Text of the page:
Wednesday Aug 03 2011
Rocklin's competitive bid process draws critics
By: Jon Brines, Placer Herald Correspondent
City investigates, finds construction bid 'irregularity'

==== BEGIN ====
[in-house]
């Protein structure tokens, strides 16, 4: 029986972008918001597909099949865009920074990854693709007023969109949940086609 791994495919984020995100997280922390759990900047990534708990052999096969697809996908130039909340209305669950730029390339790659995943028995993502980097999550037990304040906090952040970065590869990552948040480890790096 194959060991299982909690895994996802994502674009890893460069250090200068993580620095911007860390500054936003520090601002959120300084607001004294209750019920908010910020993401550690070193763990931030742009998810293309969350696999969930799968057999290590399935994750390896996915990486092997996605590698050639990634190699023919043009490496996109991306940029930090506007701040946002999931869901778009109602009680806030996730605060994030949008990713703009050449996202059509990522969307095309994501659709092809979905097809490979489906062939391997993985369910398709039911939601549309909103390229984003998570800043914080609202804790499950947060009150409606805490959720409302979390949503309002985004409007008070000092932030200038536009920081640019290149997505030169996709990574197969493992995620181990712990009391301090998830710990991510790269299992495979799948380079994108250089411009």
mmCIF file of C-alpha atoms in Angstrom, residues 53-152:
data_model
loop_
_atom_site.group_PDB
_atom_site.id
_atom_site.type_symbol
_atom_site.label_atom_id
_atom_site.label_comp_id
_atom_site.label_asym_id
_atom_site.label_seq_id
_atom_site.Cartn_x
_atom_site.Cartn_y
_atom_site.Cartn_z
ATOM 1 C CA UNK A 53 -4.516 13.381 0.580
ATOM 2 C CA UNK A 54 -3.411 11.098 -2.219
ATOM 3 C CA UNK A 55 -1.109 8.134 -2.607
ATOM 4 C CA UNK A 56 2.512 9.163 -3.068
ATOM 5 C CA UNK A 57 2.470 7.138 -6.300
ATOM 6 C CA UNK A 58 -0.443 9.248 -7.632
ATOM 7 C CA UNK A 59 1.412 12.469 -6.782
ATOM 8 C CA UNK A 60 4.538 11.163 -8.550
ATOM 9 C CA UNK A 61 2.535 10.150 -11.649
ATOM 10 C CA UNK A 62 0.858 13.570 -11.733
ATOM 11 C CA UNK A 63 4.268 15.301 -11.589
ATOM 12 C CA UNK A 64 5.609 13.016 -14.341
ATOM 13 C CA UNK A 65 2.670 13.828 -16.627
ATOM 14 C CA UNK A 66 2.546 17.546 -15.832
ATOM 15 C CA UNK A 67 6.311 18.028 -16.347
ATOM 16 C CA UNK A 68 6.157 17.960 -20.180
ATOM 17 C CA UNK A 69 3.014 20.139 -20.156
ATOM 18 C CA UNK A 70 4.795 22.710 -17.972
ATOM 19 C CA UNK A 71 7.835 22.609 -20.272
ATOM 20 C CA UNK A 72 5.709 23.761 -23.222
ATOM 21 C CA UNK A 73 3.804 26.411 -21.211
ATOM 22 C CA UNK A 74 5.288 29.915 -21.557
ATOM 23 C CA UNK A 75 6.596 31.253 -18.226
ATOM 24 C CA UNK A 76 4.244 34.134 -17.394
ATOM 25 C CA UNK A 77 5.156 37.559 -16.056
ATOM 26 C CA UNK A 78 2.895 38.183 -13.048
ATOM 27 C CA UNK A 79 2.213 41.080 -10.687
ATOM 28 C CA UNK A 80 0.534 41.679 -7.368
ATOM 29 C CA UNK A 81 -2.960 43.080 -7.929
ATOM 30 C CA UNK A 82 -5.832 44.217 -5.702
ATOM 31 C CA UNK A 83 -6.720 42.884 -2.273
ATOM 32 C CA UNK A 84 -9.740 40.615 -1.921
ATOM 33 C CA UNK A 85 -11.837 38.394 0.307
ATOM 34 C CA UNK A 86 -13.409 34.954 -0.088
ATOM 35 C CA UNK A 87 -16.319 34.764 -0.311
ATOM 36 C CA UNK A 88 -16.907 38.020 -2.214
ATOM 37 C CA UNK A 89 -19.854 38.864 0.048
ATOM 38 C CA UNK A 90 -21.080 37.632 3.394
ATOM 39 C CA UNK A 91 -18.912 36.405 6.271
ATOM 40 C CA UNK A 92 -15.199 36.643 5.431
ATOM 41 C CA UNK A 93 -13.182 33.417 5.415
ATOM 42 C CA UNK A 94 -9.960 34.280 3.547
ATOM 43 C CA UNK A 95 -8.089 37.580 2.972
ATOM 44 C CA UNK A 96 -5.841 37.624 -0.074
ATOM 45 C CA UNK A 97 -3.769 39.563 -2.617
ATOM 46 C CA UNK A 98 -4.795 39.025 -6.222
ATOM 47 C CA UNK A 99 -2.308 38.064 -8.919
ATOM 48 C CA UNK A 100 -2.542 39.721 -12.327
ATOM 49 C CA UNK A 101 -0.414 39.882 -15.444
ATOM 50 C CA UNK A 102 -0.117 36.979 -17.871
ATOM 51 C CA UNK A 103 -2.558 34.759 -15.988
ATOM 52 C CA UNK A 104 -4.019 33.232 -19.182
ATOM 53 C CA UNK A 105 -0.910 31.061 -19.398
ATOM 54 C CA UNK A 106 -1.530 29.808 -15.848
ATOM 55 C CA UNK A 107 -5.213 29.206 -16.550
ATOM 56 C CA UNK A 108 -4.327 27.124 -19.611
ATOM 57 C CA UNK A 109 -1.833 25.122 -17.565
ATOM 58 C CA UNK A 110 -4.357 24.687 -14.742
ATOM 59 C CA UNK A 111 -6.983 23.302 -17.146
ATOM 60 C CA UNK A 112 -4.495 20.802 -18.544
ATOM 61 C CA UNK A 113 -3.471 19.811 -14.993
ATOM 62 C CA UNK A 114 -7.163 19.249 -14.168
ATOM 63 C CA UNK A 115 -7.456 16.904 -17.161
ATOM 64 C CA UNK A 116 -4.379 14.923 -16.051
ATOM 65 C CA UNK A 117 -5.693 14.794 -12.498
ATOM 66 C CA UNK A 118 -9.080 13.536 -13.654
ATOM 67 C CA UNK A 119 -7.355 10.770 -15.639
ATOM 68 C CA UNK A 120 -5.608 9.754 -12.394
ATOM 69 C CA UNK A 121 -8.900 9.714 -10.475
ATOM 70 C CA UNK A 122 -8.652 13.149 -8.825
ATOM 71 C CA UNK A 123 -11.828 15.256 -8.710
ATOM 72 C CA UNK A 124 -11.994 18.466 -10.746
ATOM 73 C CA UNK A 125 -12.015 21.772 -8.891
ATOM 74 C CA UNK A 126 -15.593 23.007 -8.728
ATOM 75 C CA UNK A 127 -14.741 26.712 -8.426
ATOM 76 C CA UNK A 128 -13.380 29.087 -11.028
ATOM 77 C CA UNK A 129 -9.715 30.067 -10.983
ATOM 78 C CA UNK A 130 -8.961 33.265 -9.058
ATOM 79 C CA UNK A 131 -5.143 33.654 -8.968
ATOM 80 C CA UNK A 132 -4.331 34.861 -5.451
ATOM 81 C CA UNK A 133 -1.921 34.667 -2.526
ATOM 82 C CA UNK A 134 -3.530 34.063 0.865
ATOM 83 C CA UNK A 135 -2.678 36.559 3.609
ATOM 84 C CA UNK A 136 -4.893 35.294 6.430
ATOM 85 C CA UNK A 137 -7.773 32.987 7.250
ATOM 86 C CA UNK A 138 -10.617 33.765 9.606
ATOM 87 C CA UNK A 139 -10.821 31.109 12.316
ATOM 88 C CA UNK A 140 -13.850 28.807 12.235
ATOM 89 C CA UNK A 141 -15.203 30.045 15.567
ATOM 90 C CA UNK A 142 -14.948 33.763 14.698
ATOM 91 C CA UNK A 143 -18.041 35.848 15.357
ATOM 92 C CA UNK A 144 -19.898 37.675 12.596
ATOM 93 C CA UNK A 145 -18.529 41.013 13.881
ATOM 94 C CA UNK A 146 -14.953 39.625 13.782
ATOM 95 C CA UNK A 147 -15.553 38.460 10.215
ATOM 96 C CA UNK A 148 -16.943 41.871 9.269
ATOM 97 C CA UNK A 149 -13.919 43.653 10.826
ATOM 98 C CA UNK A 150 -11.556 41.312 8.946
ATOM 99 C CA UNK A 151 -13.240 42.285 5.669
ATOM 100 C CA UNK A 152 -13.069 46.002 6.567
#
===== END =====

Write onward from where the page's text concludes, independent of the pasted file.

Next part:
After a two week investigation by Rocklin City Manager Rick Horst, what he described as an “irregularity” was identified in the competitive bidding process for one of the city’s recent construction projects. The project in question was the new parking lot at Finn Hall on Rocklin Road and South Grove Street completed last month. The problem was pointed out at the July 12 City Council meeting by Rocklin resident and Sierra Surety Bond agent Gregg Franks, who represented two of the 14 construction contractors bidding on the $306,000 project. “We shouldn’t have to challenge the city on these matters, particularly legal ones,” Franks said. “You are supposed to follow the law. Do the right thing. Let’s be fair about this.” At issue was the lowest and winning $260,260 bid by Lincoln based J.D. Pasquetti, Inc. who was allowed to amend their surety bond for the project before the award. “The bid bond, which protects the city in case the low bidder refuses or defaults on the job, was increased by a bit over one-percent,” Horst explained. According to city documents, the winning bidder originally turned in a capped bid bond for less than the required 10-percent of the project total. Then the city allowed the contractor to amend it. Government code 20171, which governs the competitive bidding process for public entities states; “The security shall be in an amount equal to at least 10 percent of the amount bid. A bid shall not be considered unless one of the forms of bidder’s security is enclosed with it.” Franks told the council allowing a change amounted to collusion. “Pasquetti did nothing wrong. I’m not implying that he did. He is just a contractor trying to make a living,” Franks said. “But he had a non-compliant bid, it should have been thrown out.” Horst said the city took the lowest bid despite the irregularity in order to safeguard taxpayers’ money. “Once flaws, if any, are identified we then must make a determination if such a flaw should be waived as a minor irregularity,” Horst said. He also said the city reserves the right to waive any informality or irregularity in the bidding. “A bid was submitted and a bid bond was received the next day before the bids were reviewed. It meets the intent of our policies and procedures,” Horst said. “We found no evidence of favoritism, collusion, or impropriety in this bid.” Franks believes the city should have awarded the project to the second lowest bidder, who in this project, was Cool-based CW Fox Construction, Inc. Owner Bill Fox told the Placer Herald he thought the irregularity was unfair. “Giving them a chance to correct that after the fact is not appropriate,” Fox said. “That is one of the key documents that has to be right.” Fox, however, believes it was an honest mistake. “I write it off as incompetence rather than collusion,” Fox said, adding he spent about $1,000 preparing the bid. “I don’t think they understand what contractors go through at bid time to get these things right and how arbitrary their decisions are,” he continued. Fox said he was too busy to officially launch a protest with the city and hopes that won’t create more irregularities in Rocklin’s bidding process. Franks said what makes matters worse is the city allowed the winning contractor to submit two change orders during construction that inflated the total amount of the project to $306,405, which was higher than the five lowest bids. "How do we know this change order wasn't just a big fluffy box of chocolates," Franks said. "Is that the same work that was in the original bid? Because if it is why are we paying for it twice?" According to city documents, the city approved $10,398 in overages; including $1,861 described as "extra work to dig out rock while trenching" and $8,536 for "extra irrigation tubing for contract balancing" which included overtime for the workers. According to city documents, the project came in at about $19,000 under budget. Horst indicated that change orders are pretty common. “It is nearly impossible to pre-test all underground conditions for rock, sink holes, unstable soils, etc.,” he said. “Regardless of who the contractor was on the job, the conditions that resulted in orders to complete the project would have been consistent.” Franks claims he doesn’t want to file a claim or sue the city, but does want the city to be fair. “It would please me if city officials would get it through their heads, the way to do this is the right way,” Franks said. “It’s a question of responsibility.” Franks did ask the city to audit the bidding process for the last two years to look for other irregularities, but claims the city finalized the investigation without honoring his request. “For my clients, the contractors, it is blood, sweat and tears to get any bones, to get any work these days. Most of them just want a fair playing field,” Franks said. “You won’t win them all but you’ll get a few. Maybe enough to keep your lights on and get through this year.” Horst told council members at their July 26 meeting that city staff would report on any bidding irregularities in the future.